Dr. Tracie Caller

As a neurologist, I have spent the past year and a half observing the various and widespread effects of the SARS-CoV-2 virus. As we have progressed through 2021, researchers and the medical community have come to a much greater understanding about the effects of SARS-CoV-2 and COVID-19 illness on the brain and nervous system.

We have also gained much more information about the potential neurologic risks of vaccination. I continue to see a lot of confusion in the community as to what risks exist. Given that one in seven people in our community lives with a neurologic disease, I feel it is important to provide as much information as possible on how COVID-19, and the vaccine, affect the nervous system.

The major takeaway from the massive amount of research articles and databases that track patients with neurologic diseases is that there are absolutely NO contraindications to receiving the Pfizer or Moderna mRNA COVID-19 vaccines in any patient with neurologic disease.

I’d like to break down this statement by reviewing some of the more common neurologic diseases in our community and some of the more feared neurological side effects:

Guillain-Barré syndrome (GBS) is a rare, rapidly progressive neuropathy causing weakness and numbness that commonly follows a viral illness (usually diarrheal or respiratory). In the 1970s, there was an increased risk of acquiring GBS from a variation of the flu vaccine. My godmother almost died from a severe case of GBS related to the 1970s flu vaccine, and for the remainder of her life, she was terrified of receiving any vaccine. Should she receive the COVID-19 vaccine? Yes.

The COVID-19 vaccine does not appear to increase the risk for GBS, and I am not currently aware of any cases of GBS associated with the vaccine occurring in Laramie County. I have encouraged all my patients with a history of GBS to receive a COVID-19 vaccine, including my own godmother, and none have had any side effects or recurrence of GBS.

Data out of Israel is also convincing. The study, which followed 702 patients with a history of GBS who received the Pfizer mRNA COVID-19 vaccine, shows that only one patient had mild recurrence of GBS symptoms. This provides further evidence that history of GBS is not a contraindication to receiving the COVID-19 vaccine.

On the other hand, COVID-19 illness appears to cause GBS, but, similar to other viruses, the risk is low. Thus far in Laramie County, I have cared for four definite and one probable case of GBS related to the COVID-19 illness.

Neuromuscular diseases pose a higher risk for complications from COVID-19, as these diseases often weaken respiratory muscles, rendering the patient more vulnerable to more severe forms of respiratory illnesses. Pneumonia is a common cause of death in this population. In diseases such as ALS (Lou Gehrig’s disease) and myasthenia gravis, there is a much higher rate of hospitalization and death from COVID-19 pneumonia. The COVID-19 vaccine does not pose any increased risk of worsening of neurologic disease for these patients.

Persons with seizures or epilepsy are at no clear increased risk of seizures with the COVID-19 vaccines or with the COVID-19 illness itself. Fevers and infections of any sort can lower the seizure threshold in a susceptible individual, particularly the young and the elderly, so it is always possible for a person with a seizure disorder to have a seizure in the setting of any severe infection.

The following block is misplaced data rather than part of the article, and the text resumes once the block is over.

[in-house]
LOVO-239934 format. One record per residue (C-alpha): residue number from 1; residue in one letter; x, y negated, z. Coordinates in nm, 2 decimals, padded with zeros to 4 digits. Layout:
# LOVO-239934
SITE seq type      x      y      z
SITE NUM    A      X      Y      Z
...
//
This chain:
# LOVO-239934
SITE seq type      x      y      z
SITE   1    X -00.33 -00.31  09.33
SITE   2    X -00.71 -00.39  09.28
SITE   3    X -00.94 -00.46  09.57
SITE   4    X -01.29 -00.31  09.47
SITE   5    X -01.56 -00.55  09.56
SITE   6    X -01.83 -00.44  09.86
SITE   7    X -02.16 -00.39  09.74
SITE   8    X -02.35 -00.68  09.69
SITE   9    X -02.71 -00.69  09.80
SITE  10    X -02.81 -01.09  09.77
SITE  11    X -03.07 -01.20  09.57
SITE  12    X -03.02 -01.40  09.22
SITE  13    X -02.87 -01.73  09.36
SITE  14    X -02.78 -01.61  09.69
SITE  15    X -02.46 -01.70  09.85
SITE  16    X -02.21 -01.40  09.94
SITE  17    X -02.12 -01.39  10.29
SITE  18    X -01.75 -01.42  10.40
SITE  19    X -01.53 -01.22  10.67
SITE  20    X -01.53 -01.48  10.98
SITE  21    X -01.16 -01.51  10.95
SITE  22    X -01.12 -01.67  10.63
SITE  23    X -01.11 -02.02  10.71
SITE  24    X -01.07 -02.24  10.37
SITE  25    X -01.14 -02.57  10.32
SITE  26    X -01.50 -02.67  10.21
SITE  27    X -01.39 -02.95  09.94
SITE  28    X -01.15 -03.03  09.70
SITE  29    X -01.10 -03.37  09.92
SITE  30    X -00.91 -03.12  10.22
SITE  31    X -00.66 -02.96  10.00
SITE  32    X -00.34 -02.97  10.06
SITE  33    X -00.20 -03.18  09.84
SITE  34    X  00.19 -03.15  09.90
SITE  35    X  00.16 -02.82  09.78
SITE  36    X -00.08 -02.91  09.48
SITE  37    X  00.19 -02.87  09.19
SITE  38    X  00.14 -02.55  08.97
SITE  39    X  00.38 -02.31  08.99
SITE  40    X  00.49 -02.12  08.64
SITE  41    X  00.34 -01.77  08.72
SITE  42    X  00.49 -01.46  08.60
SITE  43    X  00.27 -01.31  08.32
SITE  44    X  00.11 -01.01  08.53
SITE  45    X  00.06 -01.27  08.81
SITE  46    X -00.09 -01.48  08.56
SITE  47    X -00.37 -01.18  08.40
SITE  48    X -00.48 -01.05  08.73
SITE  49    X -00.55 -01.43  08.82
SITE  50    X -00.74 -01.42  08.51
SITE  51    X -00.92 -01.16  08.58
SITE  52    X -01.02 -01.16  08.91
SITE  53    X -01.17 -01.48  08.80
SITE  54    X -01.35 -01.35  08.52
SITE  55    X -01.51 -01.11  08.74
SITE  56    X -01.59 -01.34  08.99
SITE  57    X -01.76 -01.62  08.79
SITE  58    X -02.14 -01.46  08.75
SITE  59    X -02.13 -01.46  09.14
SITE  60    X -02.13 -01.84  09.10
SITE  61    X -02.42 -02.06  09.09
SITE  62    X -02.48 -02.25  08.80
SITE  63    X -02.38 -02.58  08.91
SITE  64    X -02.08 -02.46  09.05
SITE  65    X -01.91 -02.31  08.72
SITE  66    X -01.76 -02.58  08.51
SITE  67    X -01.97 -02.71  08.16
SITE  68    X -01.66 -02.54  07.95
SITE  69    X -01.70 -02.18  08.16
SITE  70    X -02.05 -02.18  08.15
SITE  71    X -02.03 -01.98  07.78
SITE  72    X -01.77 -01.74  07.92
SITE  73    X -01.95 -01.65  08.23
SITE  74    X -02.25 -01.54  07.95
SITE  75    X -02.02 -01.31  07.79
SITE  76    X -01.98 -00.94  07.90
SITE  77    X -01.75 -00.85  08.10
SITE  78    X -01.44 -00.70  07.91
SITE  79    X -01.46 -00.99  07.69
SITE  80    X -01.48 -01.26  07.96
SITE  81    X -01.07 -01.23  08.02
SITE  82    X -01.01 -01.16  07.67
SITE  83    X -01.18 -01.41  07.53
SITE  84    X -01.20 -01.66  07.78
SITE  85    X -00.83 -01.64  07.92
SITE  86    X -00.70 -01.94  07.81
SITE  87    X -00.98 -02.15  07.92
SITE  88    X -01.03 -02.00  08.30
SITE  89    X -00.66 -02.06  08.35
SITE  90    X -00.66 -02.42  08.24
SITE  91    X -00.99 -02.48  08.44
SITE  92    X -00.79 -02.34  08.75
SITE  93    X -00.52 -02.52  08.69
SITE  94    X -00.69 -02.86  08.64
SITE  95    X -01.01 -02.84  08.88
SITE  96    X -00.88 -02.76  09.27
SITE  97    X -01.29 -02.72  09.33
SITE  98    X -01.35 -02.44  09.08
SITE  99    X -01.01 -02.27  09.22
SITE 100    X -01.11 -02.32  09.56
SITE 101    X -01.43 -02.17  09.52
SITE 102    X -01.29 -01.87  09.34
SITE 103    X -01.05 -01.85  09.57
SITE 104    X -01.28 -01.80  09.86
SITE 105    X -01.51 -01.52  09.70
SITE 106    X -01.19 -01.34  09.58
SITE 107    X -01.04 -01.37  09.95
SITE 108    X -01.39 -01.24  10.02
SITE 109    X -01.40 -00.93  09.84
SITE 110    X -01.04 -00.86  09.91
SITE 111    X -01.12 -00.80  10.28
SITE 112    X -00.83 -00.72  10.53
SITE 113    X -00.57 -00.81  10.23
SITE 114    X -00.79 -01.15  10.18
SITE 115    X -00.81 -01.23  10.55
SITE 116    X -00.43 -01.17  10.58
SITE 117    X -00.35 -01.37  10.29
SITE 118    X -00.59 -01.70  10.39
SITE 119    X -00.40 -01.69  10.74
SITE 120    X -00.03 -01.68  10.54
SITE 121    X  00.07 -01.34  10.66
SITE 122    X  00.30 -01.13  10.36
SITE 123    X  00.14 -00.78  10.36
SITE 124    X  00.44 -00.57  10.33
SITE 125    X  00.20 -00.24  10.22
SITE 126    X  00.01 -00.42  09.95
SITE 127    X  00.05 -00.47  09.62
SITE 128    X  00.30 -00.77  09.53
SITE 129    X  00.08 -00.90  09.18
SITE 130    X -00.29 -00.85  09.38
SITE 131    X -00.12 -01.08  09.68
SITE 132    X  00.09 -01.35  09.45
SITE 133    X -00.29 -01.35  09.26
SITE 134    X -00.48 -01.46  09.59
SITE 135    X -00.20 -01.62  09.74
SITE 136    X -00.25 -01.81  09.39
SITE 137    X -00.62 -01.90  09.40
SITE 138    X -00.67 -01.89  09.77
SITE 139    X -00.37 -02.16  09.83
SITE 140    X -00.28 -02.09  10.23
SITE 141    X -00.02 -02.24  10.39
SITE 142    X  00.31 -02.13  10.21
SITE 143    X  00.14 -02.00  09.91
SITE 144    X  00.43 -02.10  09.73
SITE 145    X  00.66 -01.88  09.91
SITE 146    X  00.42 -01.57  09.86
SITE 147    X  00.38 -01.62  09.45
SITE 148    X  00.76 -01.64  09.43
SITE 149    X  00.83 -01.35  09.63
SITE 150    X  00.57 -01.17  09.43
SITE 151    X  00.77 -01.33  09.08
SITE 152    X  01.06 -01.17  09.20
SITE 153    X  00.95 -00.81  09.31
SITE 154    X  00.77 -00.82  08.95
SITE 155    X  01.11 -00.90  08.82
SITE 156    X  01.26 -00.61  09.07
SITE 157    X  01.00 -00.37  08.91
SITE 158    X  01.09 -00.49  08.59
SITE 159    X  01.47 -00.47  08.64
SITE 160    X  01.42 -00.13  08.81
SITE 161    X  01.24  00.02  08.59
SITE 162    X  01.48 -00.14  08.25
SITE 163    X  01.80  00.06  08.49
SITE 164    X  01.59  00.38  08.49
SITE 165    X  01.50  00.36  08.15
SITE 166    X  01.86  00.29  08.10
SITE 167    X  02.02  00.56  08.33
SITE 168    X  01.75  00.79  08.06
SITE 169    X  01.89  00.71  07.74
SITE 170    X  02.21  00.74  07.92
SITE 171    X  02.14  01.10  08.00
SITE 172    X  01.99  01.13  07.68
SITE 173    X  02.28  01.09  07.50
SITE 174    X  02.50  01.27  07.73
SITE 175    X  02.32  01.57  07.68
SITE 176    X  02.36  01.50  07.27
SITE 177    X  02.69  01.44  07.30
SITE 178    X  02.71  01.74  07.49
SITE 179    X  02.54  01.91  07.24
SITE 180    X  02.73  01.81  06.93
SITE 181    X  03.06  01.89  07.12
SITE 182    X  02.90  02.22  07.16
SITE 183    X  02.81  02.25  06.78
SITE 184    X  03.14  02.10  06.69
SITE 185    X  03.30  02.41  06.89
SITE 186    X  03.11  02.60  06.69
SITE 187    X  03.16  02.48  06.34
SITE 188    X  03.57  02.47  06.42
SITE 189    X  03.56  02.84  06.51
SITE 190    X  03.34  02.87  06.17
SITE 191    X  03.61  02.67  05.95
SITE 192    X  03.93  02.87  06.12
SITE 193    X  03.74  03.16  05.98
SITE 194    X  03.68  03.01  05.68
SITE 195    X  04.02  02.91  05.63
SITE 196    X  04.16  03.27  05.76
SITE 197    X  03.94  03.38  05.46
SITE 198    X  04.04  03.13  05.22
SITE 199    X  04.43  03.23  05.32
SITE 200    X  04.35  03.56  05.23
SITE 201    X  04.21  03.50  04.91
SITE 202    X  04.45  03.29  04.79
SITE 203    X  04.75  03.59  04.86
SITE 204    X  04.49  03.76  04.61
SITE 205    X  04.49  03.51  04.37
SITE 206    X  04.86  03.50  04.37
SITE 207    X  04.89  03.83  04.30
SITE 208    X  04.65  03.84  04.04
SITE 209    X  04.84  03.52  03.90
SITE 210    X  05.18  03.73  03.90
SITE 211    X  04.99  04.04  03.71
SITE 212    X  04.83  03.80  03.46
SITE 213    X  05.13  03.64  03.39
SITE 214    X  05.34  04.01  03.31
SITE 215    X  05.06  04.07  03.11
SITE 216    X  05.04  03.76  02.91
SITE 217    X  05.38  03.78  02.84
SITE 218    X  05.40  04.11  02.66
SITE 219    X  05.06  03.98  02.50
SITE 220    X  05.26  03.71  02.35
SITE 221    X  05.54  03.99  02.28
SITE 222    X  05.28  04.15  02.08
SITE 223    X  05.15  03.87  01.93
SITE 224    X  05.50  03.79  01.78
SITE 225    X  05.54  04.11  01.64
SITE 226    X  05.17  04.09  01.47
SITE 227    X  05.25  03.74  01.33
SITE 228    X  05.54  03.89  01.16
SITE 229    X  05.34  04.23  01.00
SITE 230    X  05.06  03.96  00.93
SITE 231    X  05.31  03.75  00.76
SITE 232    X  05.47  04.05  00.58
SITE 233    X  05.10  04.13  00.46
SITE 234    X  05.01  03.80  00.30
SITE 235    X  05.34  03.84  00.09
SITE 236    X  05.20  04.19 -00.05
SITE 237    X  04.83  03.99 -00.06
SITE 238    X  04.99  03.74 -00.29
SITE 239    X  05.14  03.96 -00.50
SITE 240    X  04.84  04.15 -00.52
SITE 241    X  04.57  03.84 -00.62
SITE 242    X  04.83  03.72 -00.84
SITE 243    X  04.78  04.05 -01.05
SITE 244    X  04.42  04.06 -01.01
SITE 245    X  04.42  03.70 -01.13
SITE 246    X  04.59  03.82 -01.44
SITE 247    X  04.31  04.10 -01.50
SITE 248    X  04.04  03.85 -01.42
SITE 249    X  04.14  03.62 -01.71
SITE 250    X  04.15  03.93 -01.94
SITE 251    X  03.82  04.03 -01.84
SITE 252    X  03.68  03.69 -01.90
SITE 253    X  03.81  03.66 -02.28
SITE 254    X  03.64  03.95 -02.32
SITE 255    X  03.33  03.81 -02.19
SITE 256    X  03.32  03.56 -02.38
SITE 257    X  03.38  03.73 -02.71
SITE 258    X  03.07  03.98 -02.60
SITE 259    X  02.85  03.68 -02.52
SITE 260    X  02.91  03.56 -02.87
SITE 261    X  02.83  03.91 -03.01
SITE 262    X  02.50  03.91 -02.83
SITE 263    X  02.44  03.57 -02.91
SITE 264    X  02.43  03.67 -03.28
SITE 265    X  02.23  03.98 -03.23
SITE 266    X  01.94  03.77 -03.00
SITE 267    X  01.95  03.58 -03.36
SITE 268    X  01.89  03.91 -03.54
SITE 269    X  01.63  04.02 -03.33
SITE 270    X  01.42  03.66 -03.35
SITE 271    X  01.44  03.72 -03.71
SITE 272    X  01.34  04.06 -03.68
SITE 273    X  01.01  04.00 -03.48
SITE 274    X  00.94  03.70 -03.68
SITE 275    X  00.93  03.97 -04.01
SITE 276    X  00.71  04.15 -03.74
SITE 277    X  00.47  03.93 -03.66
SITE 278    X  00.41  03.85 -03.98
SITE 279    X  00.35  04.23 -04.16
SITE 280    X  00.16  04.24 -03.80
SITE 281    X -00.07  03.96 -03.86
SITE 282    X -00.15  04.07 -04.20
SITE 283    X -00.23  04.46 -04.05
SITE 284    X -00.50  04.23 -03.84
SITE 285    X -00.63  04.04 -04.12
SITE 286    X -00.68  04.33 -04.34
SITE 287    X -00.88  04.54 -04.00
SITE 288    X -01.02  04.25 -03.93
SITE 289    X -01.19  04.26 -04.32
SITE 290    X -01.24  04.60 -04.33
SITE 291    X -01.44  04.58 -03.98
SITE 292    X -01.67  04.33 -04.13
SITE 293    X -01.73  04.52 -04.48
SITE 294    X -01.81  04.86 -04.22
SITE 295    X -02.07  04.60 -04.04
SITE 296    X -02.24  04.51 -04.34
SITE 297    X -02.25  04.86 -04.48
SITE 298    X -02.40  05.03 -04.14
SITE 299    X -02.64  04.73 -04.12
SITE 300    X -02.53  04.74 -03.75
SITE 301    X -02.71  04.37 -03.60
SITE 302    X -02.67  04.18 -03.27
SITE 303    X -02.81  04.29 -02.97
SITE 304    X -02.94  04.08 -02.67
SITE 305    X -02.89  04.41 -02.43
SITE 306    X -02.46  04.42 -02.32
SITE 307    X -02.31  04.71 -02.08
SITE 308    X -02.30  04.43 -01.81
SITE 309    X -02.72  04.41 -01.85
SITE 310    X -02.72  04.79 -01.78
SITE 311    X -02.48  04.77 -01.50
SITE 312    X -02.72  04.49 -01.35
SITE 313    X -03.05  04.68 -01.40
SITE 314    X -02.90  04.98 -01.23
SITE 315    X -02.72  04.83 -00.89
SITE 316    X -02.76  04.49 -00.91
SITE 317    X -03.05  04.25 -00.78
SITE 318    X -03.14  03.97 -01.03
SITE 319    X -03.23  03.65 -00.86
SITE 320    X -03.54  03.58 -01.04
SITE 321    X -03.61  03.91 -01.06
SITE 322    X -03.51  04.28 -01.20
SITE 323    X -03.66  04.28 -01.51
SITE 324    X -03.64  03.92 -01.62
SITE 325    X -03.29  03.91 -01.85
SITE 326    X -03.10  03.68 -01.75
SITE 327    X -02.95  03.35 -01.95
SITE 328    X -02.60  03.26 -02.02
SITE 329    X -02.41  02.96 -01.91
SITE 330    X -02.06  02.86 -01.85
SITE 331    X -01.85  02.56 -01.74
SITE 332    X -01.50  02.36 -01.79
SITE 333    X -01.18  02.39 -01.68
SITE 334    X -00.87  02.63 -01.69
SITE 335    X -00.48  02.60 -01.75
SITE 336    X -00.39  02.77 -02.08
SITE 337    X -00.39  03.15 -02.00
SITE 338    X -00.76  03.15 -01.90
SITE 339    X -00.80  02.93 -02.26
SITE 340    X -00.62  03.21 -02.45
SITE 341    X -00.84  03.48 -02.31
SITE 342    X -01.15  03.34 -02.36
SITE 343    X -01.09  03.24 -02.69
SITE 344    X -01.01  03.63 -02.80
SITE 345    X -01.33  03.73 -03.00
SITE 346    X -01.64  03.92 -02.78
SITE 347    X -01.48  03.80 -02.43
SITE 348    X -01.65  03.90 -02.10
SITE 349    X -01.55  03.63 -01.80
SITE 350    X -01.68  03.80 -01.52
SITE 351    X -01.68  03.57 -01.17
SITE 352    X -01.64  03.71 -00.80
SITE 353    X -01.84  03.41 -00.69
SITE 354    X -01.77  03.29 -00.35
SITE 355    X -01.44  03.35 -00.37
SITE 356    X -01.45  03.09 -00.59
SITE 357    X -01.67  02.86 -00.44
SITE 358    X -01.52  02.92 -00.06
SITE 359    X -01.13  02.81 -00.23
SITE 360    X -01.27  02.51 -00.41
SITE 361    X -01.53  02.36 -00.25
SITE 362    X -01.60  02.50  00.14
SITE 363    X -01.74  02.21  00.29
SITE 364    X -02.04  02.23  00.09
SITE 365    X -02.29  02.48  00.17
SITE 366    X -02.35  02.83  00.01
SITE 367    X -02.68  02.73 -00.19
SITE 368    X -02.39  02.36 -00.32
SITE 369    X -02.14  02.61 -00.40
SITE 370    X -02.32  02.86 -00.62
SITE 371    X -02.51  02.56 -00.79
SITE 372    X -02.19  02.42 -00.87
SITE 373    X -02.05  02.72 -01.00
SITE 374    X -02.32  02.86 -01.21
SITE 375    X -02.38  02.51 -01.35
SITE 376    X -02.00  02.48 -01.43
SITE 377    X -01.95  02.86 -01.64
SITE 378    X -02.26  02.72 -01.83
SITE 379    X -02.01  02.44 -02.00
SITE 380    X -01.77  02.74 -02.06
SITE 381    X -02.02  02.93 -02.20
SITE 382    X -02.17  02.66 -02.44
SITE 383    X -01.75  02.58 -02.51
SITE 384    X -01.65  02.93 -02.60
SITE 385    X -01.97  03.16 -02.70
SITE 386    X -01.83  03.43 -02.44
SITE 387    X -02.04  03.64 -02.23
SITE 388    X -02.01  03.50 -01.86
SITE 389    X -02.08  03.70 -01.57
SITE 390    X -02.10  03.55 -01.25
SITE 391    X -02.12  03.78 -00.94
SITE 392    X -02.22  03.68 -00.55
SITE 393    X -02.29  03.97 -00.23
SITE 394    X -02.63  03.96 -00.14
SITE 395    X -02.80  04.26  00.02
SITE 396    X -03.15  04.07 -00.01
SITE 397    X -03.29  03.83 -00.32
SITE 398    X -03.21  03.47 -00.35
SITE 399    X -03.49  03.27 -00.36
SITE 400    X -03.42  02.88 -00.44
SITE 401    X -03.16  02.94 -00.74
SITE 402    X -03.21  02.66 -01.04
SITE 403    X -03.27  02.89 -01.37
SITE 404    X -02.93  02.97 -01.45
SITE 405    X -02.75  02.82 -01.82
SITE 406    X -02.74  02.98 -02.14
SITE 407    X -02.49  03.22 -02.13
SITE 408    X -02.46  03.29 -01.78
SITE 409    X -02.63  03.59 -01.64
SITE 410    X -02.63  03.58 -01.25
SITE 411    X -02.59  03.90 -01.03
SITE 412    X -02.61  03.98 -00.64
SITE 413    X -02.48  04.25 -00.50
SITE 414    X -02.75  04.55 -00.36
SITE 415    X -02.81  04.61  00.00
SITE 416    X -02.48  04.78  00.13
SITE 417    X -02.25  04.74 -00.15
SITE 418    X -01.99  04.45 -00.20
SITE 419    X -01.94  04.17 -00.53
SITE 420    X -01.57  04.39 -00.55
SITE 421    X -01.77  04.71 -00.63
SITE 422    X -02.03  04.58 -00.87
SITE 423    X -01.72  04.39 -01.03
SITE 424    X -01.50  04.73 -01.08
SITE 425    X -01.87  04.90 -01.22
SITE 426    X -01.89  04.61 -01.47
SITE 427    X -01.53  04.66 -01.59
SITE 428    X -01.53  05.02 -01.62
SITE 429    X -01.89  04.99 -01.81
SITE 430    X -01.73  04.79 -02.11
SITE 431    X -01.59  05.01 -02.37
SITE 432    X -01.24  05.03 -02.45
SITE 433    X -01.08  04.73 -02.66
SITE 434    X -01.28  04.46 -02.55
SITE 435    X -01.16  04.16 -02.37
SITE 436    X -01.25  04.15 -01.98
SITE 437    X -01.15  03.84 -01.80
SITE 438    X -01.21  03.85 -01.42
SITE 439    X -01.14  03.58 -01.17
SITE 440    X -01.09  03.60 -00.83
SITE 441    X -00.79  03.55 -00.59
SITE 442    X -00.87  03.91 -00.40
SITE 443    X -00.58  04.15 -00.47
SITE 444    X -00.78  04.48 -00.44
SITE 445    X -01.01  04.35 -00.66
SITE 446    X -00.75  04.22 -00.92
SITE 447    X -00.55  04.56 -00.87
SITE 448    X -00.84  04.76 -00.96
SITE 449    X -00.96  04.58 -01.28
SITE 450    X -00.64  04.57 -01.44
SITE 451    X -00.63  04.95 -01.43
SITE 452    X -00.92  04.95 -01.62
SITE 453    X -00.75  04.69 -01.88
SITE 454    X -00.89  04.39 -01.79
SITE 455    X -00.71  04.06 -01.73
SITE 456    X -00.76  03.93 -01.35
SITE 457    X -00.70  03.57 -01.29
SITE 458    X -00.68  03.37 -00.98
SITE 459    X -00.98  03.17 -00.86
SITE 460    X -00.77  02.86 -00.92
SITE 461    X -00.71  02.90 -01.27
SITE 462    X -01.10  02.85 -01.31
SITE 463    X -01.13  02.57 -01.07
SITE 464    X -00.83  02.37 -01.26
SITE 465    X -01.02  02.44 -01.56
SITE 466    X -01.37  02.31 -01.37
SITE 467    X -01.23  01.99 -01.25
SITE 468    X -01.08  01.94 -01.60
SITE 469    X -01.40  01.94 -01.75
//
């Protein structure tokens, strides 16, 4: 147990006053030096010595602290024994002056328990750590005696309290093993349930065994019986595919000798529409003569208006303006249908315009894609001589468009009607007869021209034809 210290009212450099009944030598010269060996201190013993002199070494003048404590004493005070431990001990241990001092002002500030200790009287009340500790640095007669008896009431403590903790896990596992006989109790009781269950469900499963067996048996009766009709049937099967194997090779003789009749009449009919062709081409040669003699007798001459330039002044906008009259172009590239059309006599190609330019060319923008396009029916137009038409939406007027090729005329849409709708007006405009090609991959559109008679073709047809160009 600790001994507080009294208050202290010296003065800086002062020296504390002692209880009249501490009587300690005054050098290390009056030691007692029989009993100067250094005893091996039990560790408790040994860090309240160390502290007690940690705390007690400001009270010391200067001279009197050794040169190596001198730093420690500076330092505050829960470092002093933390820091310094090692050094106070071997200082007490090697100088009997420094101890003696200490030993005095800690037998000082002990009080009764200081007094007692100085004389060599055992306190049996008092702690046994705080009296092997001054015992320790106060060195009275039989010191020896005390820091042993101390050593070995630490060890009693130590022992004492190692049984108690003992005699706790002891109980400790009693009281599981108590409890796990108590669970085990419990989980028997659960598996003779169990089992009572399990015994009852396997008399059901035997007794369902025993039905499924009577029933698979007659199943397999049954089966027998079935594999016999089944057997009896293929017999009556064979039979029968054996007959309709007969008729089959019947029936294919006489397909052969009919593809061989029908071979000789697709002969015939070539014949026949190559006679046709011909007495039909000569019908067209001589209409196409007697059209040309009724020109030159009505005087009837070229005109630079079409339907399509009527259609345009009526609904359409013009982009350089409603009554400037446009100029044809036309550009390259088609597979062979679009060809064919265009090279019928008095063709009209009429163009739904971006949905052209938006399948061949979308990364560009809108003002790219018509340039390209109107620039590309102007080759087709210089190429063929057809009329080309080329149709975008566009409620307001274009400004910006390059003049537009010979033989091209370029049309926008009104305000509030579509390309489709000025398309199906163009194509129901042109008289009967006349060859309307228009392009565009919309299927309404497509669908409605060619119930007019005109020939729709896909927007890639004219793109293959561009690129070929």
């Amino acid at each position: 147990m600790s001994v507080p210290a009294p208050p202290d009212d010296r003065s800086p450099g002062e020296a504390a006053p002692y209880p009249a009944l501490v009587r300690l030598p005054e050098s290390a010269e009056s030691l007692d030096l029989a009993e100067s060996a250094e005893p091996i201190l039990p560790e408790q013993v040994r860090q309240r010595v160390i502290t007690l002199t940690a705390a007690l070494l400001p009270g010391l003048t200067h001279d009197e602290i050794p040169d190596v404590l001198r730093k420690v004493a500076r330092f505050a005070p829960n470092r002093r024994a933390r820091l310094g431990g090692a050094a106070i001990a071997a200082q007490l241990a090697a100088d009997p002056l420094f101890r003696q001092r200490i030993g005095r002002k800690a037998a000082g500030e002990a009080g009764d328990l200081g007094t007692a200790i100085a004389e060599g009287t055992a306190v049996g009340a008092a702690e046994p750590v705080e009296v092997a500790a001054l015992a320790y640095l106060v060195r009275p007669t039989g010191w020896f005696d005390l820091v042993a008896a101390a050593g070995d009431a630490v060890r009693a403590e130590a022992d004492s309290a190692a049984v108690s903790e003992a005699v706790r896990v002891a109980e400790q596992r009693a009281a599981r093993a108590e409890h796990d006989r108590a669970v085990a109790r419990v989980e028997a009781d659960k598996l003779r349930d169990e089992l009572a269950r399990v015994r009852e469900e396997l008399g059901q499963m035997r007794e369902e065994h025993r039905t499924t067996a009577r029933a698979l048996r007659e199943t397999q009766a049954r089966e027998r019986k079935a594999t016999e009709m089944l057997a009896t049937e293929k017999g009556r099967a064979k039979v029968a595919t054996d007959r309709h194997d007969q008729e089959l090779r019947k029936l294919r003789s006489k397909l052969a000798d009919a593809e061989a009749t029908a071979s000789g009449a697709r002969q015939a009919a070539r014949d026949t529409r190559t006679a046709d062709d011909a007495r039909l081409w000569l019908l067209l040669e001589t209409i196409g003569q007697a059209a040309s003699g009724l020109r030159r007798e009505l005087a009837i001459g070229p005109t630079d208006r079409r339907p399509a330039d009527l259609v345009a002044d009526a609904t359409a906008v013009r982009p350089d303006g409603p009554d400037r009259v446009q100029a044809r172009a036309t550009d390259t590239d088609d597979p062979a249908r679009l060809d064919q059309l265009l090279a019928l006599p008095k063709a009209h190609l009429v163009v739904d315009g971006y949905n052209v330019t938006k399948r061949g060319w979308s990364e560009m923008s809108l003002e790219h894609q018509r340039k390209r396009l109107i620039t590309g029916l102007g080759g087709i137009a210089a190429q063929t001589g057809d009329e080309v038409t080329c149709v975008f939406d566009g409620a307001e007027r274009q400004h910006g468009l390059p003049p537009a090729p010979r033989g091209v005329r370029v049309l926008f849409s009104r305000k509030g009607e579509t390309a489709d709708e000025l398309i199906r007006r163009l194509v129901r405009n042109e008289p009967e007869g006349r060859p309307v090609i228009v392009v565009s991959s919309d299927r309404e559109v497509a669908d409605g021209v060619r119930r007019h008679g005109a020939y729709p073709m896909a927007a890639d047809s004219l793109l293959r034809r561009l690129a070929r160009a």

While the link between stroke and COVID-19 is still being investigated, COVID-19 does appear to increase the risk for stroke in some people, including young persons who have no other underlying reason to have a stroke. In just the past month, Cheyenne Regional Medical Center has identified ischemic stroke in three patients who were hospitalized for COVID-19 pneumonia. There are many reasons why this can happen, including an increased risk for clotting, in general, an increase in inflammation and damage to the lining of blood vessels, cytokine release during the inflammatory response and variations in the receptors in the brain that the SARS-CoV-2 virus can bind to.

There is no increased risk of stroke or cerebral venous thrombosis with the mRNA COVID-19 vaccines. The Johnson & Johnson vaccine is not recommended in most women under age 60 because of the rare potential risk of cerebral venous thrombosis in young women.

Many patients with multiple sclerosis (MS) are on immunosuppressive medications, which increase the risk for many different types of infections, including more severe COVID-19 infections. Immunosuppressive medications also can potentially reduce the effectiveness of the vaccine, which can result in breakthrough COVID-19 illness, despite vaccination. I have been encouraging these patients to get vaccine boosters, as data show that a booster will improve immunity in this population.

There is an active database tracking all MS patients who get COVID-19, so we encourage any cases of COVID-19 in MS patients to be reported by their medical provider. Thus far, there is no evidence that the COVID-19 vaccines approved in the United States can trigger MS or any type of central nervous system inflammation or demyelination.

There were some cases of spinal cord inflammation in the AstraZeneca vaccine clinical trial, but this vaccine is not approved in the United States. The AstraZeneca vaccine is a live attenuated vaccine, which poses a higher risk of triggering an autoimmune response; this type of response would not be expected with an mRNA vaccine due to the mechanism of the vaccine.

Dr. Tracie Caller is a neurologist at Wyoming Neurology, which part of Cheyenne Regional Medical Group.

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